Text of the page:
Ellen November, who’s been pioneering a skatepark on the peninsula for the past four years, said her group Skatepark PV has decided to go forward with the necessary ground remediation at a site selected by the City of Rolling Hills Estates at Ernie Howlett Park.
The city had previously given the non-profit approval to build on the site, effectively letting it go ahead and raise an estimated $400,000. But after closer examination the land was deemed unstable. It turns out, the spot lies above an old landfill and the material underneath is expected to settle, which could cause cracks in any concrete.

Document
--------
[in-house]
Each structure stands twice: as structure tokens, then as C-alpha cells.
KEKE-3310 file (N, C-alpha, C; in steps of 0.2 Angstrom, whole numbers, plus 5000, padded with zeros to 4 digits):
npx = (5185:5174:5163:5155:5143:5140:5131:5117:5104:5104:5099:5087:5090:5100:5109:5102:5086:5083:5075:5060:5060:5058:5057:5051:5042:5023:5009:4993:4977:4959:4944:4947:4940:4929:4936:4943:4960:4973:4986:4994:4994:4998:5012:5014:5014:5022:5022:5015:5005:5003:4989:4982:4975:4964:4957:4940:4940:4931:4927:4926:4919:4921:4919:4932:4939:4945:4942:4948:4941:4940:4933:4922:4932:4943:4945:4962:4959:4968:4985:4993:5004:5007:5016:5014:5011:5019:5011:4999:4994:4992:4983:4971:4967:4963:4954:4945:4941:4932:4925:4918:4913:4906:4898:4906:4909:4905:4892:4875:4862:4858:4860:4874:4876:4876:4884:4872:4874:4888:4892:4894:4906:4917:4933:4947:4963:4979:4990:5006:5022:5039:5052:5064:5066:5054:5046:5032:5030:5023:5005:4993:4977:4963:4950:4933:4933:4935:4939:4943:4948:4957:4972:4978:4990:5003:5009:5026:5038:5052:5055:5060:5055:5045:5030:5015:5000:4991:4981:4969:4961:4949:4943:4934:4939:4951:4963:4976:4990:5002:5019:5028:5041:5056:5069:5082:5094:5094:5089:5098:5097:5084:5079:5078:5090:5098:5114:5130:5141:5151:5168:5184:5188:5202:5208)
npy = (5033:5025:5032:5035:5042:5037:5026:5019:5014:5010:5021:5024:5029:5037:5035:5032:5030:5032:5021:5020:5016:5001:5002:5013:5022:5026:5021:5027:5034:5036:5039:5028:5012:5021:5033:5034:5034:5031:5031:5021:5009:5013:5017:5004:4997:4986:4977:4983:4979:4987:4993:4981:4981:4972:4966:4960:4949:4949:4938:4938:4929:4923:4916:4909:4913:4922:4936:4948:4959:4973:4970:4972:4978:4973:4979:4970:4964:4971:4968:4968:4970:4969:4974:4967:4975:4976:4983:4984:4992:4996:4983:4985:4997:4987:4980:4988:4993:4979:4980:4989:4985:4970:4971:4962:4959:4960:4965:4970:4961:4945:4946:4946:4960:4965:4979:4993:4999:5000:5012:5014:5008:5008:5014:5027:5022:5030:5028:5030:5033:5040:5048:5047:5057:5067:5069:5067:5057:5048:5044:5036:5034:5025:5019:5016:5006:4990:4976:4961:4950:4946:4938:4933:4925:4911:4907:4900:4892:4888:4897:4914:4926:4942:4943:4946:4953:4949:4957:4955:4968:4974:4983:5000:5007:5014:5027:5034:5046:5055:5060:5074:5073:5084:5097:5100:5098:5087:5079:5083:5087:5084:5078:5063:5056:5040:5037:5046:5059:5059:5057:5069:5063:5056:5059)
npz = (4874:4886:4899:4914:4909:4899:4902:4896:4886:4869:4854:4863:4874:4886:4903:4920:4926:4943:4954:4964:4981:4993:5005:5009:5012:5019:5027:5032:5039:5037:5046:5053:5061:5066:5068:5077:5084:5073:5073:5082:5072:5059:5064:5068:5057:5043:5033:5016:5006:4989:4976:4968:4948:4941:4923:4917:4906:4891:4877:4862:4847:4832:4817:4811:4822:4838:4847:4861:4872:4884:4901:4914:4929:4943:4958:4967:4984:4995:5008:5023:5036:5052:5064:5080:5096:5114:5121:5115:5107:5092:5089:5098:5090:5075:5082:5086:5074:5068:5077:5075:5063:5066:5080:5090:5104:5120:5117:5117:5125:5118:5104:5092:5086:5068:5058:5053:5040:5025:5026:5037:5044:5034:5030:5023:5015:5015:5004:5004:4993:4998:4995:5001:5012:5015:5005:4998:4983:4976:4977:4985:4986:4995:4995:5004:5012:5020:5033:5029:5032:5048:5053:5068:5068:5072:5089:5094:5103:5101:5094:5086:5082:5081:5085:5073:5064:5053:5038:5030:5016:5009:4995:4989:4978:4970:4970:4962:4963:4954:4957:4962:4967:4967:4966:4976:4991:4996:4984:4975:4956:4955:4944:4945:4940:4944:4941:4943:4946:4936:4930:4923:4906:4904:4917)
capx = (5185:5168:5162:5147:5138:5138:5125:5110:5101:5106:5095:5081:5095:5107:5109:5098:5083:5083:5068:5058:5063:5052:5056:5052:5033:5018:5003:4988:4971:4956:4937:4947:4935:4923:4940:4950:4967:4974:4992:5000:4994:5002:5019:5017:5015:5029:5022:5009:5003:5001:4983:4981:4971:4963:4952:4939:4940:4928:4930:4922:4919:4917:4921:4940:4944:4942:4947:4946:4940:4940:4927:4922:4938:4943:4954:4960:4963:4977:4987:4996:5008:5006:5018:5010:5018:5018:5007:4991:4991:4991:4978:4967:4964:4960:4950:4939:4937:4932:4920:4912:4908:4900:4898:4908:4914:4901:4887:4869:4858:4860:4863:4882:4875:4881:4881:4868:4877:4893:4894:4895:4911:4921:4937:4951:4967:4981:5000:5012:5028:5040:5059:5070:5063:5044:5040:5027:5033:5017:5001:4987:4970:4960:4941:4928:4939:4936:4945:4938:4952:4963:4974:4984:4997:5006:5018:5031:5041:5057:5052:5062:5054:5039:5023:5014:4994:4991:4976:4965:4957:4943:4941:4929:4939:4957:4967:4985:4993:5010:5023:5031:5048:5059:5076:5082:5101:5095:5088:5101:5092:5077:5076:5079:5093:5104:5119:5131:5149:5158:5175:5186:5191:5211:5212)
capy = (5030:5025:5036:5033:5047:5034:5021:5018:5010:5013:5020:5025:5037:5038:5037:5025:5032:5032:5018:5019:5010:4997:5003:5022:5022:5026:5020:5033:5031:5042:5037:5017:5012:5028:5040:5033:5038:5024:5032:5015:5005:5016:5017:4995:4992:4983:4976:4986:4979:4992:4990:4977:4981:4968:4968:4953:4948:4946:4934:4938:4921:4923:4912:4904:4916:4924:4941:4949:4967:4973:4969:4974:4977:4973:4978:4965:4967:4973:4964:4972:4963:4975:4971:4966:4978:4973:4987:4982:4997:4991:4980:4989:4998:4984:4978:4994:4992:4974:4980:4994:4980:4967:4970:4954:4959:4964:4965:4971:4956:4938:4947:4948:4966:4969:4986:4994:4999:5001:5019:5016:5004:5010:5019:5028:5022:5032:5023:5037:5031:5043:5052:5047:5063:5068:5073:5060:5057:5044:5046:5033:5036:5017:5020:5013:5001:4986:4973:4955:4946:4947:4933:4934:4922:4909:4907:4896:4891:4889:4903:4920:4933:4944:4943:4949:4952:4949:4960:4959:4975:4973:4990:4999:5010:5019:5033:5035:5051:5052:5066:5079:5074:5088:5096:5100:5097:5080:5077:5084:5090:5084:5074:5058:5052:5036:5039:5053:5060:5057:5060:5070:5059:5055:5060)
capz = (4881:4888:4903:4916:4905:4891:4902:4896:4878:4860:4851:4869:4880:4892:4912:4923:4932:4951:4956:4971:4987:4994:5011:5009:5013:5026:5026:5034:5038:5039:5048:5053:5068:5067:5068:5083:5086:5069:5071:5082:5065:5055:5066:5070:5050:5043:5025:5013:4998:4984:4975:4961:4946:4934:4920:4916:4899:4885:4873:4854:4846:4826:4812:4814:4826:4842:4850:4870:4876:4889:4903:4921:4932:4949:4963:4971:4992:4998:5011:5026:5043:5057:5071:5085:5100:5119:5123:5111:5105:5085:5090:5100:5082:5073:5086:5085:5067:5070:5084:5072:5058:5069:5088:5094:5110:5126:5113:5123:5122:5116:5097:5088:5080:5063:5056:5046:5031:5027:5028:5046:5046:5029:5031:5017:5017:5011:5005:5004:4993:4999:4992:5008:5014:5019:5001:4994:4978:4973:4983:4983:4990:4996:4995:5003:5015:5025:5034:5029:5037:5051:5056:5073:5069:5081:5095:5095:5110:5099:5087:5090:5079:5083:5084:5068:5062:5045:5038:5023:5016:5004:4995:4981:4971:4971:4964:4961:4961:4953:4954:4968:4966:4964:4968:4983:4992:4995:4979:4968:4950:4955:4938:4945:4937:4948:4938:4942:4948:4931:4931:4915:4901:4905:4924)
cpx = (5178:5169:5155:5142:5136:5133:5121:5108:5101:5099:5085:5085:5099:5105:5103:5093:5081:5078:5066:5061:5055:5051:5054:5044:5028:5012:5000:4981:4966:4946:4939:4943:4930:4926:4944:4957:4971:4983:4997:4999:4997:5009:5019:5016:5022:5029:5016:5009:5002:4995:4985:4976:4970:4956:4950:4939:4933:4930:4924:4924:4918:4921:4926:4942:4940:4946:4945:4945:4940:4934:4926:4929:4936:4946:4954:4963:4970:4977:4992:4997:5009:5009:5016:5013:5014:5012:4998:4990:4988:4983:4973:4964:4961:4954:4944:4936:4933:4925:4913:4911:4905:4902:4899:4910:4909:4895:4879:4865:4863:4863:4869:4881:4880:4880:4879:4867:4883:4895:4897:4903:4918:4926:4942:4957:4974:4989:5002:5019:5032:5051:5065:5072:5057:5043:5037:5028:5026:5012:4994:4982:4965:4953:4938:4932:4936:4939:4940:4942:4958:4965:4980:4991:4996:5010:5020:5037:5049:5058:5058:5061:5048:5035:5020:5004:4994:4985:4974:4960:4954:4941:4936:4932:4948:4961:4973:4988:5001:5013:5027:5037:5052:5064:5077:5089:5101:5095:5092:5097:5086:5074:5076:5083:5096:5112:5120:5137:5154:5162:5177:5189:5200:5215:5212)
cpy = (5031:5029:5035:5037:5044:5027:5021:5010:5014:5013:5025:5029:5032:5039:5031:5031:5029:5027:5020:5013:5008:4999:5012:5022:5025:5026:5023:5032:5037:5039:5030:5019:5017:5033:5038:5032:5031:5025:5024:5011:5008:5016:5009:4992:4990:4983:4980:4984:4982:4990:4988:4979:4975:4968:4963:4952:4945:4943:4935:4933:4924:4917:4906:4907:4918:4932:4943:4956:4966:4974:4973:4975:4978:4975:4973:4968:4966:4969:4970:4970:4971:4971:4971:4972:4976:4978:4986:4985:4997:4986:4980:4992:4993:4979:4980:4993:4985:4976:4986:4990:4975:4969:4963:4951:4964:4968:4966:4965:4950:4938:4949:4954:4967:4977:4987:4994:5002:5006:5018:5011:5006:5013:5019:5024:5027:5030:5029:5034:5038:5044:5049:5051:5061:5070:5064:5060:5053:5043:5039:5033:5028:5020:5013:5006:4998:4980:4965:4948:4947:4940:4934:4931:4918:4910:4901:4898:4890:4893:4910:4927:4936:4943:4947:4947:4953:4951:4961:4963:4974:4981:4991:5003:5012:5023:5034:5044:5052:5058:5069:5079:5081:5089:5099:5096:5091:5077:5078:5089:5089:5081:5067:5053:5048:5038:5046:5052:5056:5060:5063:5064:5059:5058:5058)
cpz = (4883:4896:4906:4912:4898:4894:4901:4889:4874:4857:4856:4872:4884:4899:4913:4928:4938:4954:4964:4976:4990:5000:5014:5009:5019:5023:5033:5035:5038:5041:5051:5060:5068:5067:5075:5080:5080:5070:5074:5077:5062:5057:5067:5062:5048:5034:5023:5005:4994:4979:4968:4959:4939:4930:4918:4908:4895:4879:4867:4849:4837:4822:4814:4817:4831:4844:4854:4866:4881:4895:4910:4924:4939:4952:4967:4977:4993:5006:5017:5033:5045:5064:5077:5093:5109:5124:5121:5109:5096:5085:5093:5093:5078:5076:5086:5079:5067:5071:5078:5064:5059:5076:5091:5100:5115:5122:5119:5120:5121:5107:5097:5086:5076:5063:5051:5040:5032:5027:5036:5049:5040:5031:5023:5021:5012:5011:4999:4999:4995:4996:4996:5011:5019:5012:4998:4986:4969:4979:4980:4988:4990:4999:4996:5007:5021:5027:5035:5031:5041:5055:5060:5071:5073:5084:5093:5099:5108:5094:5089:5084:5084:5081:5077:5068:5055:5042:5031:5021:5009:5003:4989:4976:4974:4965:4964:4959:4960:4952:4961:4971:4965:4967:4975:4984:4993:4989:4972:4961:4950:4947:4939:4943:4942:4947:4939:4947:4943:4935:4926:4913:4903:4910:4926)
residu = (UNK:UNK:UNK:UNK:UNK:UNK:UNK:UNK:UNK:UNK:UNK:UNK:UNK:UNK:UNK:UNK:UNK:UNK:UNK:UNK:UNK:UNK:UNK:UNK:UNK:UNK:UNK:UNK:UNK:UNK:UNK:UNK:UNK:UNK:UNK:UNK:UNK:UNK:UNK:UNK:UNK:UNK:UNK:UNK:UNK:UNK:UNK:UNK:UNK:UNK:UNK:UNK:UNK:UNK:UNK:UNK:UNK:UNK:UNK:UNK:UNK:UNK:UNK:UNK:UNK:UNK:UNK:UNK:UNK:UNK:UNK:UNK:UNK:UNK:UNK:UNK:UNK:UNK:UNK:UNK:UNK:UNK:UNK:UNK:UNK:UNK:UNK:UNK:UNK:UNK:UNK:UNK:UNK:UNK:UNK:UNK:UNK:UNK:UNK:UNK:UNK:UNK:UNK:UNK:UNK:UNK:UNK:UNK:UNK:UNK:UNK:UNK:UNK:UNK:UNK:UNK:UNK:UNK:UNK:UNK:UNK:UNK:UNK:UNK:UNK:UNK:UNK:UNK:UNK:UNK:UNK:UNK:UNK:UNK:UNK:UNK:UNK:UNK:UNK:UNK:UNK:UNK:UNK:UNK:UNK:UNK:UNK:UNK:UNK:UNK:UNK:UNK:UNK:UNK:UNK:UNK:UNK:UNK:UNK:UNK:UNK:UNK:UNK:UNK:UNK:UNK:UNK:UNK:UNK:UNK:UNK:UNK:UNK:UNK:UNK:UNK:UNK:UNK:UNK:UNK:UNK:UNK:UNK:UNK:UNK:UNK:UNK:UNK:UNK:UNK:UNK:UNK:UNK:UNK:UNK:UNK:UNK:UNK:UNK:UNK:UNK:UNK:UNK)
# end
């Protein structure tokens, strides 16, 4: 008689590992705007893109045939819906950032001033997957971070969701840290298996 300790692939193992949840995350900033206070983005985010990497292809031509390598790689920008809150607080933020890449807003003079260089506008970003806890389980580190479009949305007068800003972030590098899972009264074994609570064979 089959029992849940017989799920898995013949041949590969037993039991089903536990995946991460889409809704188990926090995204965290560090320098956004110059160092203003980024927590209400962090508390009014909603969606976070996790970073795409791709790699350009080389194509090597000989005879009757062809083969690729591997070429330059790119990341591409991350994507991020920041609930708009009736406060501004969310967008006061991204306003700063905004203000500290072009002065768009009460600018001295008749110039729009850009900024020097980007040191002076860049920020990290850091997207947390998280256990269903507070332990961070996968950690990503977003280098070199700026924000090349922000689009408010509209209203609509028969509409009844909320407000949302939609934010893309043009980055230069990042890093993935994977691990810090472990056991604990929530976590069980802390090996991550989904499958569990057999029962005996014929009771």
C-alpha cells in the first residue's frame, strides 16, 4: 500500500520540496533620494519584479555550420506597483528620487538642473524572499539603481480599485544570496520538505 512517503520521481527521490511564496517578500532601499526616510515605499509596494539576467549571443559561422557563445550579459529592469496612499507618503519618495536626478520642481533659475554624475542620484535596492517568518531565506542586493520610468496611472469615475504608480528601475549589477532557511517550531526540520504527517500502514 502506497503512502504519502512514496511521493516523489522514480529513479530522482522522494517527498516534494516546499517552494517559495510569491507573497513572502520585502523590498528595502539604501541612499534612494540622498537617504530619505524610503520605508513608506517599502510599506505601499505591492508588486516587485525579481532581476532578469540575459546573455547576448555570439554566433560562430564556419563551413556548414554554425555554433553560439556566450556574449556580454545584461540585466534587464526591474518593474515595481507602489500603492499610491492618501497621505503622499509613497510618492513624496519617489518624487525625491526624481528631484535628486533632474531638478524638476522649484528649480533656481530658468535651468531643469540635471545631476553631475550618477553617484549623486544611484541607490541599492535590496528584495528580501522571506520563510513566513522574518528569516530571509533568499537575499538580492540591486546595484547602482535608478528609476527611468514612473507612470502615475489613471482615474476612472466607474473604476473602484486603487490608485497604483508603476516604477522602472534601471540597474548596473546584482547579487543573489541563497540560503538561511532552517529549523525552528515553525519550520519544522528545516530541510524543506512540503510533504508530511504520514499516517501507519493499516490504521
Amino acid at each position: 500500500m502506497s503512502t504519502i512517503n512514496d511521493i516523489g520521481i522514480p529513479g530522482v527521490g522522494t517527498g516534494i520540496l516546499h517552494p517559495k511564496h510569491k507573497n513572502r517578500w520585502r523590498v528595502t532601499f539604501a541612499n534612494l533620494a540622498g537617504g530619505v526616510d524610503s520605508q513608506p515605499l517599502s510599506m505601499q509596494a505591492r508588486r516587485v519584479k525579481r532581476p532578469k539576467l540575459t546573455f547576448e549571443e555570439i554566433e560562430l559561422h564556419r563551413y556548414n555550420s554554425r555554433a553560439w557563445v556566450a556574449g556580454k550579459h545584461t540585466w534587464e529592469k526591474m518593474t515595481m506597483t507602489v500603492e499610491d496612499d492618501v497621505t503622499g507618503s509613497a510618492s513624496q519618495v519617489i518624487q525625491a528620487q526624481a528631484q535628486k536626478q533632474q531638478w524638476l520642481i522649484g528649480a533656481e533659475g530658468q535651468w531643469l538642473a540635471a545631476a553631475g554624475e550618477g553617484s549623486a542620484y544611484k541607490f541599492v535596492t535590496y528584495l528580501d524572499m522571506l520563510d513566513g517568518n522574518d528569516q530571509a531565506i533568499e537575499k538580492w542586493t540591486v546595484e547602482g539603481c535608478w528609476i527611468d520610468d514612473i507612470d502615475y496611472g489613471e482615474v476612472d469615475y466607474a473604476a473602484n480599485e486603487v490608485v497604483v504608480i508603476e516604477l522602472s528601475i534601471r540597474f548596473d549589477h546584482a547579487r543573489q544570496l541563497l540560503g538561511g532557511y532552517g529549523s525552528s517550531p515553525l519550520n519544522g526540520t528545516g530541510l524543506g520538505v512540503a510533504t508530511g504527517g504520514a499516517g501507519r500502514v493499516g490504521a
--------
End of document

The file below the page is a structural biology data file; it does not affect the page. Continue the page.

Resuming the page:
Geological drillers bored three holes at the site last week to explore the subsurface and determine exactly how much material would need to be removed and refilled. Previous estimates put the work at $100,000, which the non-profit will cover in addition to all construction costs.
“There’s been so much good will and positive support to make this happen,” November said. “I’m very confident we’ll get the money for it.”
Mayor Frank Zerunyan said he’s delighted to add a skatepark to a city that already contributes far more to the peninsula’s recreational uses than other cities based on its size.
“We certainly hope to add skateboarders to these numbers,” Zerunyan said.